We need to return to the “autochtonous” legal traditions, which consider nature as a principle of life and movement and therefore as necessary balanced order. We believe it is time to discuss an ontology of constitutions in “natural sense”, i.e. related to the challenge of survival of the geo-human ecosystem, moving beyond the metaphysical options offered by mainstream constitutionalism. We hence propose to define nature as “tertium comparationis” of global constitutionalism: an inescapable element of assessment and evaluation of present and future constitutional policies.

The two above discussed constitutional proposals drawn from the Global South, the Andean constitutionalism for biodiversity and the African Union project to establish an International Constitutional Court, tell us not dwell immobile in the “stag hunt dilemma”. They break free from the traditional methodological individualism of constitutionalism and make up a new structure for this dialects. No longer limited to the dynamics between individuals and their permanent quest for either individual benefits/interests or common benefits, the dilemma would now include nature and humanity as a whole: a geo-human system for the protection of biodiversity. Within this new arrangement the survival of all human and other living beings becomes the common non-negotiable benefit. This new nature-centered dilemma can not be separated from democracy, since only democratic forms of state government and democratic decision-making by state authorities can jointly and effectively face up the problem of survival of the geo-human system.

Therefore, both proposals converge on the importance of a constitutionalism committed to the discussion of the democratic legitimacy of social life rather than to trans-judicial communication. Nature -and not freedom or authority- would then become “Grundnorm” of the options of “good life” (“buen vivir”) for all humankind, while democracy would become the daily practice of participatory discussions and broad debates about the future of humanity.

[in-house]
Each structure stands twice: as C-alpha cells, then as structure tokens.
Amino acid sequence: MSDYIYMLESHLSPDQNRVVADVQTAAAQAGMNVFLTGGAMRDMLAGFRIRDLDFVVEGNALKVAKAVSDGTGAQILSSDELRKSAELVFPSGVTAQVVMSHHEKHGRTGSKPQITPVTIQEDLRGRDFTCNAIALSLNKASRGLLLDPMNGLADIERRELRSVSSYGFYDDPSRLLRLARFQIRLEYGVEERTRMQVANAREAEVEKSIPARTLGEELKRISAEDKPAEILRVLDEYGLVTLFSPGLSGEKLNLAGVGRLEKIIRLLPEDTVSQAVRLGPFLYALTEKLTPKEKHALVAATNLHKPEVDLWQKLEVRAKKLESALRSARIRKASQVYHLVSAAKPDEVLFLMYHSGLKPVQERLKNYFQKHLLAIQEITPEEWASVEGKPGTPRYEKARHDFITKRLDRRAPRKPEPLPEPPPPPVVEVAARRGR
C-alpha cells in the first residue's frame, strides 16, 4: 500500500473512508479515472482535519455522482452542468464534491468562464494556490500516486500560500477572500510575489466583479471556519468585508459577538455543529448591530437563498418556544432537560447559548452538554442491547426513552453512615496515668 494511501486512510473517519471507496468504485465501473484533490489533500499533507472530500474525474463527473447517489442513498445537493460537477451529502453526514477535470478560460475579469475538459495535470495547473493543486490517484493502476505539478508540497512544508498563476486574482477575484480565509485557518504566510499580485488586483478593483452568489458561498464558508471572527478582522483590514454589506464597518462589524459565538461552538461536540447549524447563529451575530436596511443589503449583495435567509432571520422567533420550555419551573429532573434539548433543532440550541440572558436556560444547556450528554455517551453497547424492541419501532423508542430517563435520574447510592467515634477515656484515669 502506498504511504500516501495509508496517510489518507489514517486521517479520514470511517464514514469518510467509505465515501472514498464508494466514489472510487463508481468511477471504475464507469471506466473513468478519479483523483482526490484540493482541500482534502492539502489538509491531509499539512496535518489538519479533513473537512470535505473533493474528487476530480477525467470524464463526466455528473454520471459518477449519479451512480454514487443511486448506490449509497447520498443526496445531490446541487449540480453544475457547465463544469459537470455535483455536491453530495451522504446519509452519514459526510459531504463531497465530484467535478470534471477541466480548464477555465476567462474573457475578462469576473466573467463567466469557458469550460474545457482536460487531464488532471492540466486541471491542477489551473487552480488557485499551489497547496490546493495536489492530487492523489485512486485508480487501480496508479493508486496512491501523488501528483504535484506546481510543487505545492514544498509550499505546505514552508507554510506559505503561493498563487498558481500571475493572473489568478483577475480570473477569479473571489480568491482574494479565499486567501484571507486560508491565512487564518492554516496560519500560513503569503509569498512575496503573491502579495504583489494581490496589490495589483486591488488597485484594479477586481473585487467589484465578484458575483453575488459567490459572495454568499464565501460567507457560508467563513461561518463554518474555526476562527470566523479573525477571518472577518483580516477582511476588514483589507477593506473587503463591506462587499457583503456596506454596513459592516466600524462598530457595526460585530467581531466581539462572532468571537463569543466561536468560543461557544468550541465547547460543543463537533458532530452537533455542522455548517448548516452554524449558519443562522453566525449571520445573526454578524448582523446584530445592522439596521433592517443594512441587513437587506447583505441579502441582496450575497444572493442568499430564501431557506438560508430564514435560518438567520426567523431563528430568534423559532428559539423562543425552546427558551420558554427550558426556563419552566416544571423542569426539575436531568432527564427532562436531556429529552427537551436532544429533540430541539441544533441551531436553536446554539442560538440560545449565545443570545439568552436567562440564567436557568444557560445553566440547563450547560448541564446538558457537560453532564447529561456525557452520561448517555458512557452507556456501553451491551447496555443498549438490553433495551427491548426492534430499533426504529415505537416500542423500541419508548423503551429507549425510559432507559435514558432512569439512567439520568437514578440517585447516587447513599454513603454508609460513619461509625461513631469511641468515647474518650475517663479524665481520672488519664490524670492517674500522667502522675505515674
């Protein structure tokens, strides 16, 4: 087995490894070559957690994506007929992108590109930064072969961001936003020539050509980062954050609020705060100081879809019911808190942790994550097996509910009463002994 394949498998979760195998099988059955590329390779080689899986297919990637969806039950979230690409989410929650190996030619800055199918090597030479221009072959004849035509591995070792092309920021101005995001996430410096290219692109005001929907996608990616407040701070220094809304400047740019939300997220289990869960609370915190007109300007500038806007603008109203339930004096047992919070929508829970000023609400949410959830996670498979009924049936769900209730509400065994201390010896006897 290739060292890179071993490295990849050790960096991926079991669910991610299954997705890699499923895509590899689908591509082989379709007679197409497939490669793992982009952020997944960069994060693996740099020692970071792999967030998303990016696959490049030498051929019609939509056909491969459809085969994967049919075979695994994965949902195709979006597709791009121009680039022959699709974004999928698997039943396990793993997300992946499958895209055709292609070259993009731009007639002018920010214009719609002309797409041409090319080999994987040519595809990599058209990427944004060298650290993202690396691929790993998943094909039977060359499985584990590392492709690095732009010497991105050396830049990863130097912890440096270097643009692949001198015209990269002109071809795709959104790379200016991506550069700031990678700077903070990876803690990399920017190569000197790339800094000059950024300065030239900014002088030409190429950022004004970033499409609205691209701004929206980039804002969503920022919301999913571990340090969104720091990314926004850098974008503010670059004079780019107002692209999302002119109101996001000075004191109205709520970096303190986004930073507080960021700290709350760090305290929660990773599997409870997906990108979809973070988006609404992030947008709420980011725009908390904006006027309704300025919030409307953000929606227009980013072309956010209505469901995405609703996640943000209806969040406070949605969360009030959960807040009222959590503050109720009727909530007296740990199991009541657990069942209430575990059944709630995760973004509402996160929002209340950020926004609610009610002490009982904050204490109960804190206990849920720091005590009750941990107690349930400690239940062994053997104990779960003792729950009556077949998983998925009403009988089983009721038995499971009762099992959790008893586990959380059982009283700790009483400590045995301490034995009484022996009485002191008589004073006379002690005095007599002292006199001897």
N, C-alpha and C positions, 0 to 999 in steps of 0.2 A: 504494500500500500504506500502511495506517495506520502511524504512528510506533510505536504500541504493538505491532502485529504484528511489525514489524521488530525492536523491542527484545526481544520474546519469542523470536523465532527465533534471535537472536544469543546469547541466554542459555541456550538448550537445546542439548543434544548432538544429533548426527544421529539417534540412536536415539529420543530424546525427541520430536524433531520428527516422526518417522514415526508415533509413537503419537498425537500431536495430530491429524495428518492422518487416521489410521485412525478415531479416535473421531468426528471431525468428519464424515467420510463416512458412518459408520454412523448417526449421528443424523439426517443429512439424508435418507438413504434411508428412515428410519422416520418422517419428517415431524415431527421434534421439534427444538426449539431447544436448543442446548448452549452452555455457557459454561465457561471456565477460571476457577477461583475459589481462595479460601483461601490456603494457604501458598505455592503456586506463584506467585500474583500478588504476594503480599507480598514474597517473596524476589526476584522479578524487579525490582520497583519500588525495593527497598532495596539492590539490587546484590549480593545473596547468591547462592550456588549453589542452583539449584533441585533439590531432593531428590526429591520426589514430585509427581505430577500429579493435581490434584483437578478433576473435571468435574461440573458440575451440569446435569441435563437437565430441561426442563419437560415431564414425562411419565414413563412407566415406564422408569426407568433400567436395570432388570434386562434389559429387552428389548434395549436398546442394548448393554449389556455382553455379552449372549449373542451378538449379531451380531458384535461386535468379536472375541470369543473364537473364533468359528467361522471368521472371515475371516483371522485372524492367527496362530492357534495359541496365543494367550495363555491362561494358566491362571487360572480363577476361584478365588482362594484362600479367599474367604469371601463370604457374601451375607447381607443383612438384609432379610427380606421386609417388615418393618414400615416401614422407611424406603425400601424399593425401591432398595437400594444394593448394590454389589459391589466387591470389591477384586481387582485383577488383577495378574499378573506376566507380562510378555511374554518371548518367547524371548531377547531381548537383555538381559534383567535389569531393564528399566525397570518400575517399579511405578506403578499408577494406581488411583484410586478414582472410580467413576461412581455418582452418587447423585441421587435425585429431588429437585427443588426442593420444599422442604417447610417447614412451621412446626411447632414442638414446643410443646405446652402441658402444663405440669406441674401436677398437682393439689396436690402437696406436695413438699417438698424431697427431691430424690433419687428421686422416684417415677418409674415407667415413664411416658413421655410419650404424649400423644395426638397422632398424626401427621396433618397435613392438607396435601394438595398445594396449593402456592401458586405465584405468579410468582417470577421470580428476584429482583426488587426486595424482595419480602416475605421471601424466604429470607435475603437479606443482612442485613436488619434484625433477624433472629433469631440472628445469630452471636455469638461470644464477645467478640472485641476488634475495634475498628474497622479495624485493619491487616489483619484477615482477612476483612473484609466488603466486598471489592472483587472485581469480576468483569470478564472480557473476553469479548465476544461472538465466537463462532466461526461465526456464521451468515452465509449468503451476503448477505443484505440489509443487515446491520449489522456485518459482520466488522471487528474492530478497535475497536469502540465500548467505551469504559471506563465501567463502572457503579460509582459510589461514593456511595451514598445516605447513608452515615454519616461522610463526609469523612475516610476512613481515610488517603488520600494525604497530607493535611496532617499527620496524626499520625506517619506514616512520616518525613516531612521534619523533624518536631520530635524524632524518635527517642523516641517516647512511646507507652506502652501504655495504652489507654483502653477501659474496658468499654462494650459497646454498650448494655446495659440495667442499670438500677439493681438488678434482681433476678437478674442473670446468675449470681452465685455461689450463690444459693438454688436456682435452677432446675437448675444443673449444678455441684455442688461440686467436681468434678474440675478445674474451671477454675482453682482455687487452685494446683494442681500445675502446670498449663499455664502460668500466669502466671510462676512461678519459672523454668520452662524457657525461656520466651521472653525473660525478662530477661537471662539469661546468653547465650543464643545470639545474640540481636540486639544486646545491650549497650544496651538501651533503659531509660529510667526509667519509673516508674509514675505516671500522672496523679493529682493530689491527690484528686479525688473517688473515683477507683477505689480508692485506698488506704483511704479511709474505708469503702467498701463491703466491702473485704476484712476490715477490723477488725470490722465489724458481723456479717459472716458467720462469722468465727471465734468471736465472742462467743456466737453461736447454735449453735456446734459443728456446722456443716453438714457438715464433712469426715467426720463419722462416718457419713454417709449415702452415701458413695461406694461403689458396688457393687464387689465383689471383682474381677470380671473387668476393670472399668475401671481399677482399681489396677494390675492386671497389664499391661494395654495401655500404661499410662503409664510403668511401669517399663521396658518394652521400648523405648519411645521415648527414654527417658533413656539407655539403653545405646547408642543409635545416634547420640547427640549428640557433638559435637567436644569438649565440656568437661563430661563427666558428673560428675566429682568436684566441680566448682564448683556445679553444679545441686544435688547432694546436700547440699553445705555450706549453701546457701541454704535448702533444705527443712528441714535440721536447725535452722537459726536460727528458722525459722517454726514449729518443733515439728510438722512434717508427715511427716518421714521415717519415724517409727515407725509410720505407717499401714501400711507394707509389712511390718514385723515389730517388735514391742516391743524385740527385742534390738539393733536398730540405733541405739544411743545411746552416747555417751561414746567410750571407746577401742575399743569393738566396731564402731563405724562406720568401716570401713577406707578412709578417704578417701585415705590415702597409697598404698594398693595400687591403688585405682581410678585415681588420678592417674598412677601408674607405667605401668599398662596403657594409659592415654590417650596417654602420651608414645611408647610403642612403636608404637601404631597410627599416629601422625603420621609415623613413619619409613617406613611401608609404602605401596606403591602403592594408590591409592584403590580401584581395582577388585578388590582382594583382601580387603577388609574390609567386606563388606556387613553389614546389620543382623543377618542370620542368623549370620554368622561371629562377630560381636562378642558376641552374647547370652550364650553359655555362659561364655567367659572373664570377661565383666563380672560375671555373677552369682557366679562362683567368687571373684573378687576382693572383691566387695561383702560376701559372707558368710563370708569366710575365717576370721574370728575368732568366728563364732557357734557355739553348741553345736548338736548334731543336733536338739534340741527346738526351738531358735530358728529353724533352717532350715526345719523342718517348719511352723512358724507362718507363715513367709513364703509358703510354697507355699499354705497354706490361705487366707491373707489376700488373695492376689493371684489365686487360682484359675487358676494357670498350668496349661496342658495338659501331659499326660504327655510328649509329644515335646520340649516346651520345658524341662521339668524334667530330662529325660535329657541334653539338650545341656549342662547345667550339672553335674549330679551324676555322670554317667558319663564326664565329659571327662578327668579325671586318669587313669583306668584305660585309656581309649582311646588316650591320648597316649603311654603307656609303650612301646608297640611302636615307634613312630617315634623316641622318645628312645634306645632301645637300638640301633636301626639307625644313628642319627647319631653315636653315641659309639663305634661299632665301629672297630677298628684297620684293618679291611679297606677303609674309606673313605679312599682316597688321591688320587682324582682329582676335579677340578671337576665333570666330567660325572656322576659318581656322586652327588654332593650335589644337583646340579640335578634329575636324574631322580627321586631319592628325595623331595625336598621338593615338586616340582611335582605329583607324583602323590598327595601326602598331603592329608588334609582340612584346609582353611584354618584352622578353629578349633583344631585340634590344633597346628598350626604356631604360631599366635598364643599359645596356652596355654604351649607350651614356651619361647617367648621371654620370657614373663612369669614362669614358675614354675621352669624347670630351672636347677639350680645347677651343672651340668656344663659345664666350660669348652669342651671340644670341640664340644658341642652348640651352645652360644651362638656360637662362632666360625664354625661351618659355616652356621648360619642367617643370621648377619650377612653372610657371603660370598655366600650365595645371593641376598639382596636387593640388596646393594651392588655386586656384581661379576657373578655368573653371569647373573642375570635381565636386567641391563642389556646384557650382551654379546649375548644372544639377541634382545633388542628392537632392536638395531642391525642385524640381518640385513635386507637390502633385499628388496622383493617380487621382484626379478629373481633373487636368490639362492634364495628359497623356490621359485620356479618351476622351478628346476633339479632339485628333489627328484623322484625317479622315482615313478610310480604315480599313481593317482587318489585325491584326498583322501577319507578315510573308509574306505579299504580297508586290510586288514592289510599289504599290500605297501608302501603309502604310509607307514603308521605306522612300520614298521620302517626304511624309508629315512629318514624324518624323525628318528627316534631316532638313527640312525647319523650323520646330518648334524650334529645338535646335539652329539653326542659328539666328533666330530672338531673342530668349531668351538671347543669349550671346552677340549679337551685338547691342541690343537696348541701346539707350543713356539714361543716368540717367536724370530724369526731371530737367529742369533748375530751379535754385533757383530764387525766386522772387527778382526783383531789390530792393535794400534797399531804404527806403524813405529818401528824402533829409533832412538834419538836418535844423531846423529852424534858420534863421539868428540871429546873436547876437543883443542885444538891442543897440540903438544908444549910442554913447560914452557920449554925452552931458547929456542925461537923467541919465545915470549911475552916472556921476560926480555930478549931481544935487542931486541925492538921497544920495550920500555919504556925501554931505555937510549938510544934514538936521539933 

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La naturaleza como grundnorm del constitucionalismo global:
contribuciones desde el sur global

Resumen

El incesante consumo y la explotación excesiva de los recursos naturales y su interconexión con la intensificación de la desigualdades a nivel mundial parecen estar llevando a nuestra civilización contemporánea hacia su colopaso inminente. Cómo enfrenta el constitucionalismo actual estos problemas ecológicos? Este trabajo tiene una doble finalidad. Primero, pretende descubrir cuáles semtánicas de “constitución y naturaleza” se encuentran en el derecho constitucional actual. Los autores argumentan que la visión dominante del constitutionalismo global, en su perspectiva dialógica (diálogo transnacional entre Cortes), está basada en un logos eurocéntrico y antropocéntrico que excluye a la naturaleza y la convierte en un simple objeto. Segundo, busca discutir dos originales propuestas alternativas surgidas en el Sur global: por un lado, del constitucionalismo de la biodiversidad de los países andinos latinoamericanos, y por otro, la propuesta de la Uníón Africana de crear de una Corte Constitutional Internacional. Mientras que las constituciones andinas priorizan la discusión sobre del “déficit ecológico” y colocan a la naturaleza como su “Grundnorm”, la propuesta africana considera la creación de un mecanismo judicial universal de protección del “derecho a la democracia”. Dada la centralidad que el innovador diseño constitucional andino da a la naturaleza y el potencial universalista de las formas democráticas de deliberación pública, estas propuestas promueven una nueva perspectiva para el constitucionalismo con alcance realmente globa y capaz de enfrentar las amenzas ecológicas inminentes, así como perseguir la dignidad, la justicia y la igualdad a nivel global.

Palabras Llave: Constitucionalismo global. Diálogo Judicial. Derechos de la naturaleza. Derecho a la democracia.

Recebido em: 31/10/2016.

Aprovado em: 02/12/2016.